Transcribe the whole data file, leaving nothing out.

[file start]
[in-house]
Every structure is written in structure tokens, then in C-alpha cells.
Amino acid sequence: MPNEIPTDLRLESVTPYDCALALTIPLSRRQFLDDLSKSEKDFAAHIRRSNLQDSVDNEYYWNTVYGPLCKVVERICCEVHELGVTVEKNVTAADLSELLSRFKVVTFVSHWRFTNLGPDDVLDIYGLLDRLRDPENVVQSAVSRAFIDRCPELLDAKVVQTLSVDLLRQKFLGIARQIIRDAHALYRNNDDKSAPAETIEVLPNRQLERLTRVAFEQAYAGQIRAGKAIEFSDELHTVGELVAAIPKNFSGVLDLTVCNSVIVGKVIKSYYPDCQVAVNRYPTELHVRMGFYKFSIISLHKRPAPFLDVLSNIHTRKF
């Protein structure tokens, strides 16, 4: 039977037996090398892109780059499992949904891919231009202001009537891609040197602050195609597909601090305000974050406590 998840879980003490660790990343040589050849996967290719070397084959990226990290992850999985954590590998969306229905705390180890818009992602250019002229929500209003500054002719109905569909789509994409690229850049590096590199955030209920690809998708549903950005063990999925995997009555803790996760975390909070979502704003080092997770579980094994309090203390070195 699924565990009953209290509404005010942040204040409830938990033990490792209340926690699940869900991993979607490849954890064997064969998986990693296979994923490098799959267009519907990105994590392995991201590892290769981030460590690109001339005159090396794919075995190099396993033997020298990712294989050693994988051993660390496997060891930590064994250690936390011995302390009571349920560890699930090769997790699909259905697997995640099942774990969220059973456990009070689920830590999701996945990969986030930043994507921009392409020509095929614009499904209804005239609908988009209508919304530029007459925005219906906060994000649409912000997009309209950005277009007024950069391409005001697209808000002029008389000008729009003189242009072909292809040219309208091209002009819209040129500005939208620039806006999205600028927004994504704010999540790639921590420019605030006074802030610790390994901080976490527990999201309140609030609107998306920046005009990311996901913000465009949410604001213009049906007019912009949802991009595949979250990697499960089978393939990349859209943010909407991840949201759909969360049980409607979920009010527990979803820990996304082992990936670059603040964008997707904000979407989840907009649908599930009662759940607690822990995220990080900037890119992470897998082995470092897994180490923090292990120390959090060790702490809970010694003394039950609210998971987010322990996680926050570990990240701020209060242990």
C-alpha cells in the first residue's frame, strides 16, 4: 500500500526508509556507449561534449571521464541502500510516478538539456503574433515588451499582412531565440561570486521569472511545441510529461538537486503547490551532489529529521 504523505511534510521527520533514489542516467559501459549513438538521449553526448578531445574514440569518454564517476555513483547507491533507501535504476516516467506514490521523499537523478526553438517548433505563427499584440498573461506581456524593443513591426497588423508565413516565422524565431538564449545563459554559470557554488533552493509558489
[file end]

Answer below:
[in-house]
Every structure is written in structure tokens, then in C-alpha cells.
Amino acid sequence: MPNEIPTDLRLESVTPYDCALALTIPLSRRQFLDDLSKSEKDFAAHIRRSNLQDSVDNEYYWNTVYGPLCKVVERICCEVHELGVTVEKNVTAADLSELLSRFKVVTFVSHWRFTNLGPDDVLDIYGLLDRLRDPENVVQSAVSRAFIDRCPELLDAKVVQTLSVDLLRQKFLGIARQIIRDAHALYRNNDDKSAPAETIEVLPNRQLERLTRVAFEQAYAGQIRAGKAIEFSDELHTVGELVAAIPKNFSGVLDLTVCNSVIVGKVIKSYYPDCQVAVNRYPTELHVRMGFYKFSIISLHKRPAPFLDVLSNIHTRKF
């Protein structure tokens, strides 16, 4: 039977037996090398892109780059499992949904891919231009202001009537891609040197602050195609597909601090305000974050406590 998840879980003490660790990343040589050849996967290719070397084959990226990290992850999985954590590998969306229905705390180890818009992602250019002229929500209003500054002719109905569909789509994409690229850049590096590199955030209920690809998708549903950005063990999925995997009555803790996760975390909070979502704003080092997770579980094994309090203390070195 699924565990009953209290509404005010942040204040409830938990033990490792209340926690699940869900991993979607490849954890064997064969998986990693296979994923490098799959267009519907990105994590392995991201590892290769981030460590690109001339005159090396794919075995190099396993033997020298990712294989050693994988051993660390496997060891930590064994250690936390011995302390009571349920560890699930090769997790699909259905697997995640099942774990969220059973456990009070689920830590999701996945990969986030930043994507921009392409020509095929614009499904209804005239609908988009209508919304530029007459925005219906906060994000649409912000997009309209950005277009007024950069391409005001697209808000002029008389000008729009003189242009072909292809040219309208091209002009819209040129500005939208620039806006999205600028927004994504704010999540790639921590420019605030006074802030610790390994901080976490527990999201309140609030609107998306920046005009990311996901913000465009949410604001213009049906007019912009949802991009595949979250990697499960089978393939990349859209943010909407991840949201759909969360049980409607979920009010527990979803820990996304082992990936670059603040964008997707904000979407989840907009649908599930009662759940607690822990995220990080900037890119992470897998082995470092897994180490923090292990120390959090060790702490809970010694003394039950609210998971987010322990996680926050570990990240701020209060242990």
C-alpha cells in the first residue's frame, strides 16, 4: 500500500526508509556507449561534449571521464541502500510516478538539456503574433515588451499582412531565440561570486521569472511545441510529461538537486503547490551532489529529521 504523505511534510521527520533514489542516467559501459549513438538521449553526448578531445574514440569518454564517476555513483547507491533507501535504476516516467506514490521523499537523478526553438517548433505563427499584440498573461506581456524593443513591426497588423508565413516565422524565431538564449545563459554559470557554488533552493509558489